I have a smoke detector on a 24 foot ceiling that is not accessible other than with a large a frame ladder. It is in a non-occupied non-bedroom. When the battery gets weak and it starts to beep, i won't be able to get to it. I would like to disconnect it but am concerned that if I do it may effect others.
I suspect that regardless of the out come that YES a civil suit will be filed. And since you brought up oj, I remember when Barry Sheck was asked how oj was found liable/guilty in the civil case and not in the criminal case, with out bating an eye stated matter of fact, This jury was allowed to see more evidence. Kind of makes a person wonder about the quality of the US justice system.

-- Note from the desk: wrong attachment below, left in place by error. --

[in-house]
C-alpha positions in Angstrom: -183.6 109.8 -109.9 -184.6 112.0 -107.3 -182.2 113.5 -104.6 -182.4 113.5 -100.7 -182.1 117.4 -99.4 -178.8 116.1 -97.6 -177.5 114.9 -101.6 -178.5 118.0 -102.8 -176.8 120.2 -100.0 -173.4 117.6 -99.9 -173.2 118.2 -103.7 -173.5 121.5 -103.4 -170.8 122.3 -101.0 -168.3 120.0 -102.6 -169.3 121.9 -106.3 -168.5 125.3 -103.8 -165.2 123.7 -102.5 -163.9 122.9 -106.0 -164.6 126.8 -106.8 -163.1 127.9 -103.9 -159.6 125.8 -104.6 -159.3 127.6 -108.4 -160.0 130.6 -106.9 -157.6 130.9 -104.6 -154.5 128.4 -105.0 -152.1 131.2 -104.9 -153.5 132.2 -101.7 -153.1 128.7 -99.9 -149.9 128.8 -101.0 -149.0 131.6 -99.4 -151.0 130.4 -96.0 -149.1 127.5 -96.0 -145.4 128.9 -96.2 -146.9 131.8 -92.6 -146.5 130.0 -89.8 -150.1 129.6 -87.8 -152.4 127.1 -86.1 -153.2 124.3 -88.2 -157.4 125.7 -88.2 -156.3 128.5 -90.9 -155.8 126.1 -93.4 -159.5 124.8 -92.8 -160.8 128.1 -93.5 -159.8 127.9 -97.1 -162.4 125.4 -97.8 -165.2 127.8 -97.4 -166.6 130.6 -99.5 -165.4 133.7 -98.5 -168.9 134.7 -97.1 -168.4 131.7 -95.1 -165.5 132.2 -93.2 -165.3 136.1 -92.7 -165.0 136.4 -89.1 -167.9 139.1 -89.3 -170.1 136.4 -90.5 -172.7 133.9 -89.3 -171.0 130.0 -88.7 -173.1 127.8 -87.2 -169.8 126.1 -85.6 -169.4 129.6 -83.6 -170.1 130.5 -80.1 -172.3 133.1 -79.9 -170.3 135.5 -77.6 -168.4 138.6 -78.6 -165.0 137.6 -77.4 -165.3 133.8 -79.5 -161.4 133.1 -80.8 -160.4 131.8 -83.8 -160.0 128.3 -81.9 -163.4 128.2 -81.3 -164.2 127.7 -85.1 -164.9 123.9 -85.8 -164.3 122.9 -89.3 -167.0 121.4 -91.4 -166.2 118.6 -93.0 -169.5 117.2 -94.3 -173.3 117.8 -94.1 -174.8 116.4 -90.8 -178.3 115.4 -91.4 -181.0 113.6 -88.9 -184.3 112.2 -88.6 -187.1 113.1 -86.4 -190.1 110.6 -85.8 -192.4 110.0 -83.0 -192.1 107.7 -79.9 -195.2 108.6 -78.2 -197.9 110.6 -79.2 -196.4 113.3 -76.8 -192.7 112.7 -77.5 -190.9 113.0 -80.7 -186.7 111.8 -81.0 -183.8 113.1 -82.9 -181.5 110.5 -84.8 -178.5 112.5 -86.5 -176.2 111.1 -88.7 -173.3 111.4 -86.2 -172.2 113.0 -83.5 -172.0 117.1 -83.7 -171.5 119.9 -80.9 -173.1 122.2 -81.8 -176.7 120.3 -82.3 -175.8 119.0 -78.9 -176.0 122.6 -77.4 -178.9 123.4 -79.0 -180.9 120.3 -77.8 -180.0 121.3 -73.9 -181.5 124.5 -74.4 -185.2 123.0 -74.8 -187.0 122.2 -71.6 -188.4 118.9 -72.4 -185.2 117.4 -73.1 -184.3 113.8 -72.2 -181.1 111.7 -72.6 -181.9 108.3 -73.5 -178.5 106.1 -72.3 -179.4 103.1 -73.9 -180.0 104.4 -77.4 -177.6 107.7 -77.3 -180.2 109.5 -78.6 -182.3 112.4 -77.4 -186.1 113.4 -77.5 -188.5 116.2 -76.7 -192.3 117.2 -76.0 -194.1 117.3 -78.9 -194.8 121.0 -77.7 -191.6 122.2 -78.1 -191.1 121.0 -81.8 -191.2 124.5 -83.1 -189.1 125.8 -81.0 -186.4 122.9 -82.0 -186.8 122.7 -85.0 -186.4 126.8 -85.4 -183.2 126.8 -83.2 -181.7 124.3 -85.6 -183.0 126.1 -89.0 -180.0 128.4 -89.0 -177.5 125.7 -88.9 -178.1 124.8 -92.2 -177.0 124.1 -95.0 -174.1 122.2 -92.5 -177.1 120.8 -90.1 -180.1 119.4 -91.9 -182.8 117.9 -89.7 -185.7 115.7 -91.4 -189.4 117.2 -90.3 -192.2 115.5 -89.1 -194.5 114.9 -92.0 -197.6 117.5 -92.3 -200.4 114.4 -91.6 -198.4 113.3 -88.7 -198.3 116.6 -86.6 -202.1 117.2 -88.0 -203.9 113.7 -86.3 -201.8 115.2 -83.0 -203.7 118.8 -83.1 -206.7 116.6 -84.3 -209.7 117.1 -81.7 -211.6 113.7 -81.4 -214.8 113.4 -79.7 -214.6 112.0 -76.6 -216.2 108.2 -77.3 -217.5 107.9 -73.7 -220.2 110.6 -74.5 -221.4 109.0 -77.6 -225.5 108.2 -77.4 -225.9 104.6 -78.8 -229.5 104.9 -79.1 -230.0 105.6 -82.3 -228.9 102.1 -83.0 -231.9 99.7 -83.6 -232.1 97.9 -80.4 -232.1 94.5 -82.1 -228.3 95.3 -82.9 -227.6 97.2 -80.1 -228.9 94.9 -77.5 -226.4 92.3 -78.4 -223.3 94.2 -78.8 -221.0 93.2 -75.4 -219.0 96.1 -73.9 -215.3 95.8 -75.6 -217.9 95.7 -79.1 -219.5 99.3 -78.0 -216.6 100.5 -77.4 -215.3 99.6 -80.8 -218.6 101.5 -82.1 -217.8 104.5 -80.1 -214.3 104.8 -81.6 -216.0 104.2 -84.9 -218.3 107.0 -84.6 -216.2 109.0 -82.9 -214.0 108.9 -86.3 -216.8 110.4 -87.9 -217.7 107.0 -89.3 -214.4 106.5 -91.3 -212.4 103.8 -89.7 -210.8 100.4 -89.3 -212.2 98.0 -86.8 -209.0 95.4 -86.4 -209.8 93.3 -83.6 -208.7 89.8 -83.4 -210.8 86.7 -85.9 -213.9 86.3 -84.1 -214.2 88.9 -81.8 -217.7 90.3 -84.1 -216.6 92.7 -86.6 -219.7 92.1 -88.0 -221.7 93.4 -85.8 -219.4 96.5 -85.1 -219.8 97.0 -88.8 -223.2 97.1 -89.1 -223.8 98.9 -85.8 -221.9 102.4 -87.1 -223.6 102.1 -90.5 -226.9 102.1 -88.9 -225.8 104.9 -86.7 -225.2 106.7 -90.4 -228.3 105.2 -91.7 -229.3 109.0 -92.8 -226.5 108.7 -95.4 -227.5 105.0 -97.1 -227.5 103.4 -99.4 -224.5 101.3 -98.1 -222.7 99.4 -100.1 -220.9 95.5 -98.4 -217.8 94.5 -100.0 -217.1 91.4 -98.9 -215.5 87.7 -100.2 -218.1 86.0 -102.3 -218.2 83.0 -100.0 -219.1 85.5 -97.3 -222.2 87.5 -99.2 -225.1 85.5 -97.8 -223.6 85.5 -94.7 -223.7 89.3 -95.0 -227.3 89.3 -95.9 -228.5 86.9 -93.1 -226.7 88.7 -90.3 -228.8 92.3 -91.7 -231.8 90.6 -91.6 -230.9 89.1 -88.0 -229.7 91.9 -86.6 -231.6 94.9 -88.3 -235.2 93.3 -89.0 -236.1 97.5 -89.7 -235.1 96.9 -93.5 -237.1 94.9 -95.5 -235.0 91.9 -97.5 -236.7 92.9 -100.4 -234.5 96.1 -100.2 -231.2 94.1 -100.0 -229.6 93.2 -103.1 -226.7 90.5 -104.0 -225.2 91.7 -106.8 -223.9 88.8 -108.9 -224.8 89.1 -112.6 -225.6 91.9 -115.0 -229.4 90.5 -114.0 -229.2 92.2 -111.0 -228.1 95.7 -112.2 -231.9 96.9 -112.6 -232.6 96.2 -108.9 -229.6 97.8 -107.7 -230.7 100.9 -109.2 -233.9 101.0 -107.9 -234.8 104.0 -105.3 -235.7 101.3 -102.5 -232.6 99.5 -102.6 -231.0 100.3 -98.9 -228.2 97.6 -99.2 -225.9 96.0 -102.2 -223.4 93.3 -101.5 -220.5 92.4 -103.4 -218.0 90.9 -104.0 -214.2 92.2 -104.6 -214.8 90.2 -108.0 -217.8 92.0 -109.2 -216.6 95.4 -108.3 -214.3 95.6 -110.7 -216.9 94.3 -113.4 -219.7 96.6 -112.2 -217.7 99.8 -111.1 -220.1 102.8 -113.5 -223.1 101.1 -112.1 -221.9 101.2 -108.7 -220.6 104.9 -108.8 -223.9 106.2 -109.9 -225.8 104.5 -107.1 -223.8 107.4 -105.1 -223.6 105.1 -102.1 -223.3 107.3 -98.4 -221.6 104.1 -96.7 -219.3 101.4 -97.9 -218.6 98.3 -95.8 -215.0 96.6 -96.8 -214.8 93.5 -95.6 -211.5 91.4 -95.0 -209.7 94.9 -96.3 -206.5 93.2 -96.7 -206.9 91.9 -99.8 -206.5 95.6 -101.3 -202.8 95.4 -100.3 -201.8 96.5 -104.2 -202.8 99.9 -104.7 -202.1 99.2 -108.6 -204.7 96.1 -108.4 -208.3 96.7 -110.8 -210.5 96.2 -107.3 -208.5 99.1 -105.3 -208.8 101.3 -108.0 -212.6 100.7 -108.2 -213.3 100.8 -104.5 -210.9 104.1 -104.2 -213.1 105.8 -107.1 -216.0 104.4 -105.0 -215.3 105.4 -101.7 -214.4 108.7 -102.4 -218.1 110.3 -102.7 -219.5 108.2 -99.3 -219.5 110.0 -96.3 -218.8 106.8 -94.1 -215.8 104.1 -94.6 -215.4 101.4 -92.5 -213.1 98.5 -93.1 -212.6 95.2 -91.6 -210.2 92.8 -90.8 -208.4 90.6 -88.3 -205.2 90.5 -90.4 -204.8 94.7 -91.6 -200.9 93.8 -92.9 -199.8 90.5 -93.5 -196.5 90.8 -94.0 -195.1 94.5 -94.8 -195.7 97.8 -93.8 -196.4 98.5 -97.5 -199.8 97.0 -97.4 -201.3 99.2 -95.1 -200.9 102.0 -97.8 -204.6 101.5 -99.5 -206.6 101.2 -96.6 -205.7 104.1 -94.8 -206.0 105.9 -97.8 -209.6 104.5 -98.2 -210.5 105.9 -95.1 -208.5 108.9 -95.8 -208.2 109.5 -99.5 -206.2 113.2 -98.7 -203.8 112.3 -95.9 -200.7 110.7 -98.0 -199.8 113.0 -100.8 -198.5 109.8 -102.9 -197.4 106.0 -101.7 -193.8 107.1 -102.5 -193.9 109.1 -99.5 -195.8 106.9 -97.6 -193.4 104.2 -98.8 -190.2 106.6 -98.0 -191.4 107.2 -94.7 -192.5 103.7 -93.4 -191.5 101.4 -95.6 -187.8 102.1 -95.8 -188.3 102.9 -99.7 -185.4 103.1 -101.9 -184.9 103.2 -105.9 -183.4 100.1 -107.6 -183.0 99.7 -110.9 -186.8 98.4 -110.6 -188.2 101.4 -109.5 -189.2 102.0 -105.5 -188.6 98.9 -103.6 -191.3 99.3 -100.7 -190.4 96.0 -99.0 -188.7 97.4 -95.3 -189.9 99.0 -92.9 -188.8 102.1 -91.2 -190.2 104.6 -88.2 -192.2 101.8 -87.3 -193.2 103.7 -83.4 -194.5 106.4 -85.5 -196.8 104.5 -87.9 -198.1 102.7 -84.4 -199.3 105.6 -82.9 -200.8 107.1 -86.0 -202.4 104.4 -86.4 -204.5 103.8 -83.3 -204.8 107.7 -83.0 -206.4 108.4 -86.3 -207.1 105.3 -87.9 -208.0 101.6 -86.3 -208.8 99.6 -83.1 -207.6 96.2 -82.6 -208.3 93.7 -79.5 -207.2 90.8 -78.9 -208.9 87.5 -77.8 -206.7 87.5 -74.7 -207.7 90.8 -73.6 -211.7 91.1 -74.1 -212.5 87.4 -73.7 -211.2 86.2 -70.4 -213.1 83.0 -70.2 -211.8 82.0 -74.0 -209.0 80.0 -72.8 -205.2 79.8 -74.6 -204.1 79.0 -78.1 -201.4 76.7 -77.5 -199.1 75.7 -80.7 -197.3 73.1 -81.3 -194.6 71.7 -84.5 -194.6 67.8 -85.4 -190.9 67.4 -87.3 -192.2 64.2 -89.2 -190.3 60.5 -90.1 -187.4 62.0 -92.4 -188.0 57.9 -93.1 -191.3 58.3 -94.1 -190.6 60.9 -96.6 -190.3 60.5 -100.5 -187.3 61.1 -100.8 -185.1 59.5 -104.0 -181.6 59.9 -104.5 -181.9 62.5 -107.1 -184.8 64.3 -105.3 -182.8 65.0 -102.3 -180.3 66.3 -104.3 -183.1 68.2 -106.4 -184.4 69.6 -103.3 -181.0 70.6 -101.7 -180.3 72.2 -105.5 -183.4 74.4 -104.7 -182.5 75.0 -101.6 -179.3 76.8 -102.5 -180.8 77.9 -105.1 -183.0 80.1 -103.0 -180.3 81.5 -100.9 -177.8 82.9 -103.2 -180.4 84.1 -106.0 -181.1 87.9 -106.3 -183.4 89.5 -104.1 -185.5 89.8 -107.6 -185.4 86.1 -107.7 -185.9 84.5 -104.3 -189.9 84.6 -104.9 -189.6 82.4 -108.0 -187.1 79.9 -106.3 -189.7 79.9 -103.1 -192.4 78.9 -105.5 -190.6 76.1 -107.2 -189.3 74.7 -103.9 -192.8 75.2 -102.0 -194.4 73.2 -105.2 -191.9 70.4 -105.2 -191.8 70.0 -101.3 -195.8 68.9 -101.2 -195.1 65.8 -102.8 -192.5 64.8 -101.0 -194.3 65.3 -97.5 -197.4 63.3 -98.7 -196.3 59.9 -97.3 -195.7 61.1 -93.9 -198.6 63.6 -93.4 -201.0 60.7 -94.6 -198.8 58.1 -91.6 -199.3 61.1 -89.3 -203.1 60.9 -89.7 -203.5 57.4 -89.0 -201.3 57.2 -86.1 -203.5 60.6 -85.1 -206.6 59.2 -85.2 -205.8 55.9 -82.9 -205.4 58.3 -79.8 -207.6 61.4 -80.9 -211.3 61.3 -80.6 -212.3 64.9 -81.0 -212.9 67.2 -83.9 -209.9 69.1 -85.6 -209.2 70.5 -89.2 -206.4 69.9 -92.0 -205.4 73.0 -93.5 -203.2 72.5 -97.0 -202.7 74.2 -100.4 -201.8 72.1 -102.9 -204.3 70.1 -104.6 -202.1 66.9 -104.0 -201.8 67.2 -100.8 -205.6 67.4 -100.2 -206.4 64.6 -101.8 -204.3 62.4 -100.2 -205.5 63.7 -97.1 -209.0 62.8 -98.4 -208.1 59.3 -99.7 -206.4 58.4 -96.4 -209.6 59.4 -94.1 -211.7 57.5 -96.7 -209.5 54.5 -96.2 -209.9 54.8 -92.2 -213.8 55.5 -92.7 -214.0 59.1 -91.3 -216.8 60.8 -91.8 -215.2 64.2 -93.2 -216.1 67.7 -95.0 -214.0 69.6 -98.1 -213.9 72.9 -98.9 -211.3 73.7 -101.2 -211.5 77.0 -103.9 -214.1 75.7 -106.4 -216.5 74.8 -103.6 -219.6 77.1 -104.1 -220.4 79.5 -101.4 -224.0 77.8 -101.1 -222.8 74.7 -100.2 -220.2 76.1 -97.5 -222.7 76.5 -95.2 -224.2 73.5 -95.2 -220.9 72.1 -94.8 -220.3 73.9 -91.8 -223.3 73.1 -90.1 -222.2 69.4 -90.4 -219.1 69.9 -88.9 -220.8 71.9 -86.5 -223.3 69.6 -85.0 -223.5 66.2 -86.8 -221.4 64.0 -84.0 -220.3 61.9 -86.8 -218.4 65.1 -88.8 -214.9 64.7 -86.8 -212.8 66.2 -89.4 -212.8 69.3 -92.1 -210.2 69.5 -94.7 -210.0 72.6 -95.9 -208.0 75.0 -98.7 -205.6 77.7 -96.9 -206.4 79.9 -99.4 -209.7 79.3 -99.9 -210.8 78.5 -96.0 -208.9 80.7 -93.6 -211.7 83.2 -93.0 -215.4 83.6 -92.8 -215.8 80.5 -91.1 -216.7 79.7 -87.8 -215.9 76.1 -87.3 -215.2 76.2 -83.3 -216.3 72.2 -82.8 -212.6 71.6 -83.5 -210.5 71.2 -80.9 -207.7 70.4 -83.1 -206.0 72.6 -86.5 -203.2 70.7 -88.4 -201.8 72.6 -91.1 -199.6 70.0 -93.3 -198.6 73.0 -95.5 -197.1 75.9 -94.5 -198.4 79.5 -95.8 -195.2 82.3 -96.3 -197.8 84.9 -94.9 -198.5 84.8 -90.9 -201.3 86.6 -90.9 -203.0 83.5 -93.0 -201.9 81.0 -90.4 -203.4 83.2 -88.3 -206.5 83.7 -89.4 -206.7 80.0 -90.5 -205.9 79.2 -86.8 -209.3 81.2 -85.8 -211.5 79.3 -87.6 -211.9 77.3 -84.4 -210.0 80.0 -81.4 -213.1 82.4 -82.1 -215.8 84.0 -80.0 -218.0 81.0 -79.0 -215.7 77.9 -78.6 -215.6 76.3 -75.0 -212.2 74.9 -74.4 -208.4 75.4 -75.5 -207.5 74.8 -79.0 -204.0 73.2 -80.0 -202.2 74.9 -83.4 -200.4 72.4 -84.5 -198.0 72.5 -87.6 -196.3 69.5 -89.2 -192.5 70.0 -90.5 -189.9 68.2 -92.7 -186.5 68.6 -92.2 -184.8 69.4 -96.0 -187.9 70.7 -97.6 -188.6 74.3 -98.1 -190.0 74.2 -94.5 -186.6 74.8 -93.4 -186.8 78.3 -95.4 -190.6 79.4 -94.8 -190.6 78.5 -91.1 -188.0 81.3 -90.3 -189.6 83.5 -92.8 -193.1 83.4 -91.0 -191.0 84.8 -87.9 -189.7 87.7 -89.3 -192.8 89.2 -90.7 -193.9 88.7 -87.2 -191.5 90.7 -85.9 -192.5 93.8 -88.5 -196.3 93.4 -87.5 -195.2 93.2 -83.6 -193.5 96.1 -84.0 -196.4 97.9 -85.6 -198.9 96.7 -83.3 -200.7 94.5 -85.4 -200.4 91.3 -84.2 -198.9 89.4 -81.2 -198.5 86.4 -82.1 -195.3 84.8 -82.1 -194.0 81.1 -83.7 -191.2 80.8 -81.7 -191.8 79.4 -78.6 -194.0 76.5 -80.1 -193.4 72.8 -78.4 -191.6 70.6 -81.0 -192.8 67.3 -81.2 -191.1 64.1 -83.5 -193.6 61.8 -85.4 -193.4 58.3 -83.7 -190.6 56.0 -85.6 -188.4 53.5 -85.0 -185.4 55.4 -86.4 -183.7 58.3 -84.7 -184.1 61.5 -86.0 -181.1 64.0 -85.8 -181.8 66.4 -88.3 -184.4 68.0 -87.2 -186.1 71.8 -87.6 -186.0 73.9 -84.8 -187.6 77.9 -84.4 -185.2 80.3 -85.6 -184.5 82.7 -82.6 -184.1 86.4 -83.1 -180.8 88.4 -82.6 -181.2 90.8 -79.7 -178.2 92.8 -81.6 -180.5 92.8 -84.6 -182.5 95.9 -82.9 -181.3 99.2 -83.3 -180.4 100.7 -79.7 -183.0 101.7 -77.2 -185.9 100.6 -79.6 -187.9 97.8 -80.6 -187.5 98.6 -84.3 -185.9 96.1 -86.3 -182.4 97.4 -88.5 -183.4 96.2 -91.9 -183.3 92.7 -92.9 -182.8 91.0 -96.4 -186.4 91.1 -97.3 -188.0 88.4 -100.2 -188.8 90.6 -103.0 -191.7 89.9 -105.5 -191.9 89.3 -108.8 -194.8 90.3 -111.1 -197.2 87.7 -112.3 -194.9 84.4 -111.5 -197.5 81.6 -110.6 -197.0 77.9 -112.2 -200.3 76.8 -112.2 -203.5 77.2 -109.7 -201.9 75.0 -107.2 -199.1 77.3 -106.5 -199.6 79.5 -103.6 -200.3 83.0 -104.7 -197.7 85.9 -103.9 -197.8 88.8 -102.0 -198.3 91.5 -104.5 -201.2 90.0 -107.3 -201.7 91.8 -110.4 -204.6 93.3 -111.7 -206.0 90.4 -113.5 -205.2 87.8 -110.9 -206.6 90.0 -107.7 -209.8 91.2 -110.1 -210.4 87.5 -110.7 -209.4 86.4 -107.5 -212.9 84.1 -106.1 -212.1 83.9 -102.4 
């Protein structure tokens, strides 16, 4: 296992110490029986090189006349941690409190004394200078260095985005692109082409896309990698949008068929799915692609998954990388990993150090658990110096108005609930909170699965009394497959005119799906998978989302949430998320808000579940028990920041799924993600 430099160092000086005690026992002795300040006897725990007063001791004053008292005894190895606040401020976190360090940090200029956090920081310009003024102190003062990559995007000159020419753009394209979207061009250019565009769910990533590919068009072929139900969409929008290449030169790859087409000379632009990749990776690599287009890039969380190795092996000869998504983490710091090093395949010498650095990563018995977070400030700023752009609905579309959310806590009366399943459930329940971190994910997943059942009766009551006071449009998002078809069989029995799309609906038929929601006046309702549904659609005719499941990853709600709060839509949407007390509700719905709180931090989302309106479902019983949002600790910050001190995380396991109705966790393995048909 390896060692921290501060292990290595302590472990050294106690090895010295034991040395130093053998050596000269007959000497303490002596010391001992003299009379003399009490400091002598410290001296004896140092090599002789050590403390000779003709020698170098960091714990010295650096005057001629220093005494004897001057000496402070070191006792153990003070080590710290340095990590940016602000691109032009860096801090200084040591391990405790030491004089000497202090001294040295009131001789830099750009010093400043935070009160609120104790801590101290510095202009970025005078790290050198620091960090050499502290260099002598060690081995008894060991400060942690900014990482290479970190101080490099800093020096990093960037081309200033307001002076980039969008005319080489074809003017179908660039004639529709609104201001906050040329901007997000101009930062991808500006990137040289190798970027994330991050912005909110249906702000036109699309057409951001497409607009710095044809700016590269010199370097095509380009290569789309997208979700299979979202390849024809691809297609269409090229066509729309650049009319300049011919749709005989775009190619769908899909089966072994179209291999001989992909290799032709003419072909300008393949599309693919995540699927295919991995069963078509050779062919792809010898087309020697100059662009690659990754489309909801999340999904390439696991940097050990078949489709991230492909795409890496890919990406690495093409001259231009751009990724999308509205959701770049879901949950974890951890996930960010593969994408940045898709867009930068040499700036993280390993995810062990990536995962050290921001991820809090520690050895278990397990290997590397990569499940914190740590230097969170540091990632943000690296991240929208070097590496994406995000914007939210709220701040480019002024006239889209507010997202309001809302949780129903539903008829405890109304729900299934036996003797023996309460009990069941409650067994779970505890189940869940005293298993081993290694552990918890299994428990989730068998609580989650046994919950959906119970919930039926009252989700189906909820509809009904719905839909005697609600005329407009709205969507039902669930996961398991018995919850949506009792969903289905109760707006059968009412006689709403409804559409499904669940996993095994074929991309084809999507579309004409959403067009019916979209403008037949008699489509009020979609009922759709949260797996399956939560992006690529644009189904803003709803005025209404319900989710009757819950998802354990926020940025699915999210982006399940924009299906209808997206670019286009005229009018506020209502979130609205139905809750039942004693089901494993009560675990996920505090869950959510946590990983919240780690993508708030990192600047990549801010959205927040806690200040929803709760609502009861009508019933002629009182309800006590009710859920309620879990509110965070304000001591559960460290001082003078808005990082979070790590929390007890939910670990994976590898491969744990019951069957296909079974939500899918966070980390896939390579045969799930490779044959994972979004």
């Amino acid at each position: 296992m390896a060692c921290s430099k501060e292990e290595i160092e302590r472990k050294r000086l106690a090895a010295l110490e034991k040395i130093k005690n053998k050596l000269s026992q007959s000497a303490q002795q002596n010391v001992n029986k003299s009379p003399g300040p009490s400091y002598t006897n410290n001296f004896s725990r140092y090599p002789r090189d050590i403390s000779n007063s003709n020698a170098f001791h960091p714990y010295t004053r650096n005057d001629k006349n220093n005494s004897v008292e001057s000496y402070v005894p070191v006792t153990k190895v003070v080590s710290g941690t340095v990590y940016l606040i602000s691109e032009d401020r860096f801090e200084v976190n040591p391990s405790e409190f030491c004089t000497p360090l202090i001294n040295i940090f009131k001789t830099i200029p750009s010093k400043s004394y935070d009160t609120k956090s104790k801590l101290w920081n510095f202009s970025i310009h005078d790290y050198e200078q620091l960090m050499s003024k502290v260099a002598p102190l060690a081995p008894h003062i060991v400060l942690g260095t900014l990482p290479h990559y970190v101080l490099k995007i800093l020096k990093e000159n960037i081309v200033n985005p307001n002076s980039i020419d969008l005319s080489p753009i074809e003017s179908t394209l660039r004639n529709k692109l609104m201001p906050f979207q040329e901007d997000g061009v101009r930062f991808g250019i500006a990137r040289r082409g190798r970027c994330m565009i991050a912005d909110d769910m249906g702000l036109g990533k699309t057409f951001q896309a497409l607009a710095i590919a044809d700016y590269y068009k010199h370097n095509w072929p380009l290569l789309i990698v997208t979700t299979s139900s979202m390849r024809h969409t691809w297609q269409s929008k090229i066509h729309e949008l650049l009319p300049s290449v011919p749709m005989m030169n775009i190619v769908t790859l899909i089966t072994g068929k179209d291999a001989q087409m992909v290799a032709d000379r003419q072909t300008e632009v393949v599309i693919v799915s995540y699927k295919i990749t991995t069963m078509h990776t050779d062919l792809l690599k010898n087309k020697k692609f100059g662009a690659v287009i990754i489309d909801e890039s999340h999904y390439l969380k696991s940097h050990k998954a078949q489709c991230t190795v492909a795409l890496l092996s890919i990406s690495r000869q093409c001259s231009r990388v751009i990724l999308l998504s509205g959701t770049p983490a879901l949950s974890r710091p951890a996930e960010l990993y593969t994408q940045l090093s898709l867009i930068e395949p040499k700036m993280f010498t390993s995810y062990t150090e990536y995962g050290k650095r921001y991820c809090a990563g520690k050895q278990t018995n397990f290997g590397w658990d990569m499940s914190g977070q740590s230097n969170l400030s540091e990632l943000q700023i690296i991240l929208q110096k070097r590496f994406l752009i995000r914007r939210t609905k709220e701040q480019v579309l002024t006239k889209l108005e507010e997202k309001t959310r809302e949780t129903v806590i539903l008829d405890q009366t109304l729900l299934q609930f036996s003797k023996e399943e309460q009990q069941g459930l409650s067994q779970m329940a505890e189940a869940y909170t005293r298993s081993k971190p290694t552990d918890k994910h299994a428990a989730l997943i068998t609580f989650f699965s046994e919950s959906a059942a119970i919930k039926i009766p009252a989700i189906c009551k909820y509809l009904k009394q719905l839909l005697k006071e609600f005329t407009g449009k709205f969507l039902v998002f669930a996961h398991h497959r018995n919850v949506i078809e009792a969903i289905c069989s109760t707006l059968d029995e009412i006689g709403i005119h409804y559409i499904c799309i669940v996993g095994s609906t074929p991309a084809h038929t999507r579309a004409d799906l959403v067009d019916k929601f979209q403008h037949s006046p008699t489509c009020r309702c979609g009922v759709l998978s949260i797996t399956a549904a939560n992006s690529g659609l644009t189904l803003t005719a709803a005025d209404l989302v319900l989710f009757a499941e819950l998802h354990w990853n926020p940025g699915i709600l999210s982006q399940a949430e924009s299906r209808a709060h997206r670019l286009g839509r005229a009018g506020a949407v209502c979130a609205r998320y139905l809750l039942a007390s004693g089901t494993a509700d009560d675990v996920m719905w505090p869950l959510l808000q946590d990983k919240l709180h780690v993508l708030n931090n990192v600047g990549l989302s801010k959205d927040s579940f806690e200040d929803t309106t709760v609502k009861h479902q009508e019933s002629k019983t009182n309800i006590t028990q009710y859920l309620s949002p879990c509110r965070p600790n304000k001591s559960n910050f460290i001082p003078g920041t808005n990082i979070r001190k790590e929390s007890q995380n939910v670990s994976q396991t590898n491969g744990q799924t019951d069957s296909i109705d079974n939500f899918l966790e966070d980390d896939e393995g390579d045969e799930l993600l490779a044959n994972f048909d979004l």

Sensors There are basically four types of sensors used in motion detectors spectrum: Passive infrared sensors (Passive) Looks for body heat. No energy is emitted from the sensor. Ultrasonic (active) Sends out pulses of ultrasonic waves and measures the reflection off a moving object. Microwave (active) Sensor sends out microwave pulses and measures the reflection off a moving object. Similar to a police radar gun. Tomographic Detector (active) Senses disturbances to radio waves as they travel through an area surrounded by mesh network nodes. Dual-technology motion detectors Many modern motion detectors use a combination of different technologies. These dual-technology detectors benefit with each type of sensor, and false alarms are reduced. Placement of the sensors can be strategically mounted so as to lessen the chance of pets activating alarms. Often, PIR technology will be paired with another model to maximize accuracy and reduce energy usage. PIR draws less energy than microwave detection, and so many sensors are calibrated so that when the PIR sensor is tripped, it activates a microwave sensor. If the latter also picks up an intruder, then the alarm is sounded. As interior motion detectors do not ‘see’ through windows or walls, motion-sensitive outdoor lighting is often recommended to enhance comprehensive efforts to protect your property. False alarms are those usually caused by technical errors such as electrical and mechanical failures. Nuisance alarms are system activations not commonly caused by attackers or intruders but rather from wind blown debris, animals, insects and foliage. Sequencing alarm systems to trip the alert mechanism only when both alarm sensors have been activated will reduce nuisance alarms, but may also cause the probability of detection to decrease.